• Toy, Sidney, 1953, The Castles of Great Britain (Heinemann) p. 62-3 plan
  • Toy, Sidney, 1939, Castles: A short History of Fortifications from 1600 BC to AD 1600 (London) p. 60-1
  • Oman, Charles W.C., 1926, Castles (1978 edn Beetham House: New York) p. 109-111
  • Harvey, Alfred, 1911, Castles and Walled Towns of England (London: Methuen and Co)
  • Mackenzie, J.D., 1896, Castles of England; their story and structure (New York: Macmillan) Vol. 2 p. 11-12 online copy
  • Hext, 1891, Lostwithiel and Restormel (Truro) p. 203-24
  • Turner, T.H. and Parker, J.H., 1859, Some account of Domestic Architecture in England (Oxford) Vol. 3 Part 2 p. 361 online copy
  • Lysons, D. and S., 1814, Magna Britannia Vol. 3 Cornwall p. ccxli, 176-8 online transcription
  • Buck, Samuel and Nathaniel, 1774, Buck's Antiquities (London) Vol. 1 p. 26
  • Grose, Francis, 1783 (new edn orig 1756), Antiquities of England and Wales (London) Vol. 1 p. 39-41 online copy, Vol. 8 p. 46 [online copy > http://archive.org/stream/antiquitiesenglish08gros#page/46/mode/2up]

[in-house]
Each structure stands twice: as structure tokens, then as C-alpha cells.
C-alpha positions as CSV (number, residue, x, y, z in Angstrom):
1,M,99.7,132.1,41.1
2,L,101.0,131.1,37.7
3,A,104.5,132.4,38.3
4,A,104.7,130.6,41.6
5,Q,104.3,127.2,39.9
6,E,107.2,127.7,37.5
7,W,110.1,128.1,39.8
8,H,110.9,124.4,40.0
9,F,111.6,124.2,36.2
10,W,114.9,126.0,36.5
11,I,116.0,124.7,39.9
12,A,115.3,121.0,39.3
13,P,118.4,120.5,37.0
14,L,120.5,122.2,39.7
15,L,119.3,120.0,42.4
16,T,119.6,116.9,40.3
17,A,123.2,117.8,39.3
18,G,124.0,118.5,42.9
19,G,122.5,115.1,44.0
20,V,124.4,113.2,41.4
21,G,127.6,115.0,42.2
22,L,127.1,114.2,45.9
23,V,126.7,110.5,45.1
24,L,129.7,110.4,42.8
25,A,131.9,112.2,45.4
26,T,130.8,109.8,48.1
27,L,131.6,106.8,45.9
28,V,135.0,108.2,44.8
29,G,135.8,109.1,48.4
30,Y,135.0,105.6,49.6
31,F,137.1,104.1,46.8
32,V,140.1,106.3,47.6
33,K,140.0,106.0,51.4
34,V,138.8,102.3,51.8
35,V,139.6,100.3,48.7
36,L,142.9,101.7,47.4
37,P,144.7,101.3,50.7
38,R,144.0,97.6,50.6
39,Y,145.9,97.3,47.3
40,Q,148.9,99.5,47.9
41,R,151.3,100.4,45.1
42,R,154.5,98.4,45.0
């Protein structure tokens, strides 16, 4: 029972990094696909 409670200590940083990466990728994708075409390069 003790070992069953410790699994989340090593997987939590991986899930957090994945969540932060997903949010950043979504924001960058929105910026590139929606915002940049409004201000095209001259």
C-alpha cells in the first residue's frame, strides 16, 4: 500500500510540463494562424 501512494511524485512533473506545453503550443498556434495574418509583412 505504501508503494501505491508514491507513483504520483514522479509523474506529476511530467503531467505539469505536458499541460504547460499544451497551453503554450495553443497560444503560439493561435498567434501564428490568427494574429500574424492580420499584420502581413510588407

• Borlase, William, 1754, Antiquites, historical and monumental, of the county of Cornwall (Oxford) p. 356-8

Antiquarian

  • Camden, Wm, 1607, Britannia hypertext critical edition by Dana F. Sutton (2004)
  • Chandler, John, 1993, John Leland's Itinerary: travels in Tudor England  (Sutton Publishing) p. 78, 86
  • Toulmin-Smith, Lucy (ed), 1907, The itinerary of John Leland in or about the years 1535-1543 (London: Bell and Sons) Vol. 1 p. 205 online copy

Journals

  • Creighton, O.H., 2010, 'Room with a View: Framing Castles Landscapes' Château Gaillard Vol. 24 p. 37-49
  • Preston-Jones, Ann and Rose, Peter, 1986, 'Medieval Cornwall' Cornish Archaeology Vol. 25 p. 135-185 online copy
  • Radford, C.A.R.,1974, 'Restormel Castle' The Archaeological Journal Vol. 130 p. 292-4
  • King, D.J.C. and Alcock, L., 1969, 'Ringworks in England and Wales' Château Gaillard Vol. 3 p. 90-127